Diabetes – What is Diabetes?
Diabetes is a serious disease that affects millions of people each year. It occurs when the body does not produce enough insulin or cannot utilize the insulin it produces effectively.
Diet, exercise and medication can all help in preventing or delaying the development of the disease. It’s important to be aware of symptoms to be able to tell the signs of a problem and get treatment.
What is diabetes?
Diabetes is a chronic health issue (long-lasting), which affects the way your body converts food into energy. It occurs when your pancreas does not produce enough insulin or isn’t able to utilize it in a proper manner.
Insulin is a hormone that assists your cells absorb and use sugar, which is known as glucose. People suffering from type 2 diabetes do not produce enough insulin or their bodies don’t make it work properly.
In both types of diabetes, the blood sugar levels can become too high over time. This can lead to problems with the eyes, feet and kidneys. It can also cause damage to your heart arteries and brain.
Type 1 diabetes
Type 1 diabetes is an auto-immune disease in which your body’s immune system attacks and destroys insulin-producing cells inside the pancreas. The destruction can take place over several years or even decades before eventually resulting in the total absence of insulin.
Type 1 diabetics must take insulin each day. They also have to keep track of their blood glucose levels and adjust their the insulin, food and activity levels in order to keep their blood sugar within an acceptable range.
Type 2 diabetes
If you have type 2 the body isn’t functioning as insulin should. Insulin is a hormonal substance that assists your cells in moving glucose (blood sugar) from your blood into your cells which is then used as energy.
People with type 2 diabetes must treat their condition by eating a balanced diet and regular exercise. They may also need to take medicine to control their blood sugar levels.
Women with diabetes are more likely to experience symptoms
Diabetes is a chronic disease that affects people of all races, ethnic groups as well as ages and genders. However women are at a higher risk than men.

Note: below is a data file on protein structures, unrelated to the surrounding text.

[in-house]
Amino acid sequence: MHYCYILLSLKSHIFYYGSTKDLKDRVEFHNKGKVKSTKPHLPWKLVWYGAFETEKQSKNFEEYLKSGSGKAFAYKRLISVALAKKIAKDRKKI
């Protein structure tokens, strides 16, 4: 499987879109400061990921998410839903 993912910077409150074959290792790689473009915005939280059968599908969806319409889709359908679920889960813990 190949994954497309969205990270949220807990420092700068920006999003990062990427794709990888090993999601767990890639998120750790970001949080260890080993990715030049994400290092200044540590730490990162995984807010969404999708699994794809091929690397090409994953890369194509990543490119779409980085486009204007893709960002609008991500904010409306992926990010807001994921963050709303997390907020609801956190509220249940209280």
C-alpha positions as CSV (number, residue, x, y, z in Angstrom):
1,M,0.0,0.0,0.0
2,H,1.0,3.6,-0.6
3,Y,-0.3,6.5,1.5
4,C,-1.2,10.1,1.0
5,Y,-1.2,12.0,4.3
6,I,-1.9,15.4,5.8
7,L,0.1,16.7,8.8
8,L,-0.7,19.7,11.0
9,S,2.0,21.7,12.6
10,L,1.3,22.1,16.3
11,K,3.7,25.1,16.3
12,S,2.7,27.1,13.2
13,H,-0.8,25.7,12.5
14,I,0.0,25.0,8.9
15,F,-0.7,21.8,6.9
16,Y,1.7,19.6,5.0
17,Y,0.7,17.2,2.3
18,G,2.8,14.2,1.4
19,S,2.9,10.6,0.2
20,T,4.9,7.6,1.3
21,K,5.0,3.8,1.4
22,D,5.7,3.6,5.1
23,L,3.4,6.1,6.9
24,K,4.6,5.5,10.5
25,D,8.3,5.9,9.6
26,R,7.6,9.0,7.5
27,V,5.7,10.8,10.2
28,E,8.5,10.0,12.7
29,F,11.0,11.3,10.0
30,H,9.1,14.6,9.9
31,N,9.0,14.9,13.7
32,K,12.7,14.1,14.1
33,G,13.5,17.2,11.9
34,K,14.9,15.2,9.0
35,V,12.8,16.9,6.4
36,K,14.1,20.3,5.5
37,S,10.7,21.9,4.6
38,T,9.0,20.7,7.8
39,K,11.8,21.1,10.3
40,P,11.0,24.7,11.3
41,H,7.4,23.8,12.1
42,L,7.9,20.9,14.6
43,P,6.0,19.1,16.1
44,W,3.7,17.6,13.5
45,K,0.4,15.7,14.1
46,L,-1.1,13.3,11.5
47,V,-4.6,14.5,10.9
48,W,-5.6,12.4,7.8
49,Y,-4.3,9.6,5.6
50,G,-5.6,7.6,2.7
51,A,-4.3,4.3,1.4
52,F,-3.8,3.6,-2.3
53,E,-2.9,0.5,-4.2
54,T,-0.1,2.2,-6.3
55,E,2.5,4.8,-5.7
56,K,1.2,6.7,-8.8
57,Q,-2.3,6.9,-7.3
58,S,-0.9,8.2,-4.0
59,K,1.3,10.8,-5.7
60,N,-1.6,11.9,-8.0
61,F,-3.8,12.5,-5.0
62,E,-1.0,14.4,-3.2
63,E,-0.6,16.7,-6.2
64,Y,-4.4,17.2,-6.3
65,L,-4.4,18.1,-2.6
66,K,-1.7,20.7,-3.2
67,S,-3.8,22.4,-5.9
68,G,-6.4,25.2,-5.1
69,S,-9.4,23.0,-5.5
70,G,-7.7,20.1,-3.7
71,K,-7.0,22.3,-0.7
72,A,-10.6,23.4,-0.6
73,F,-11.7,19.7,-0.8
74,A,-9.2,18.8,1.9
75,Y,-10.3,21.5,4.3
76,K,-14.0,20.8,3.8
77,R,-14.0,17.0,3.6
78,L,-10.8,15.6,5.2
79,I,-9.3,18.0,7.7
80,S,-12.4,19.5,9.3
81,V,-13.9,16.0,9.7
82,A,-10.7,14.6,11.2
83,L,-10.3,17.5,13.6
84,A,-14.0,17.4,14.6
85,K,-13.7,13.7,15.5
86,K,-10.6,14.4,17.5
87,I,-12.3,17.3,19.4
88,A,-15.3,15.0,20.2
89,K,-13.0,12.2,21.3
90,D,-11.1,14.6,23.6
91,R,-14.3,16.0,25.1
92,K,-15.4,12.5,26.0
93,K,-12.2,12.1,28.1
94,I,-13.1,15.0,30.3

Women with diabetes are more likely to develop complications, including heart disease (the most frequent complication of diabetes), and vision loss.
One of the early warning signs of women suffering from diabetes is a higher thirst and increased the frequency of urination, which is known as polydipsia. This is due to diabetes causing excessive sugar to accumulate in your blood and your kidneys aren’t able to get rid of it properly.
Symptoms of diabetes in men
In the case of diabetes it is when cells are unable make use of blood sugar (glucose) to produce energy. This usually happens because the pancreas produces too little insulin.
This can result in high blood glucose levels. Your body then tries to lower these levels by flushing the excess glucose in your bloodstream through urine.
Diabetes patients are often thirsty, and they need to drink lots of fluids.
Men may also experience weight loss because their bodies break down muscle to make energy, instead of fat. This is due to the fact that their blood sugar level remains high for long periods of time.
A healthy diabetes diet is an important aspect of managing the condition. It can help control blood sugar levels, manage weight and decrease the risk factors for heart disease.
Your diet should consist of a wide range of whole foods, including fruits whole grains, vegetables beans, low-fat dairy and legumes. It should be free of saturated (unhealthy) fat and added sugars.
You may consider limiting your consumption of drinks that are sweetened with sugar. These drinks typically contain high levels of sugar which can result in high blood sugar levels.
Your doctor may prescribe diabetes medications to keep your blood glucose (blood sugar) levels within normal levels. These medications are typically combined with lifestyle changes, like eating habits and physical activity to manage diabetes.
If your blood sugar is not being adequately controlled with one medication, you might need to add a second medication. Your doctor will work with you to select the best medicine to meet your needs and preferences.
Newer medications such as glucagon-like peptide-1 receptor agonists and sodium-glucose inhibitors that lower blood sugar, have cardiovascular and kidney benefits, and lower the risk of complications. They are also beneficial for weight loss and are available in injectable and tablet forms.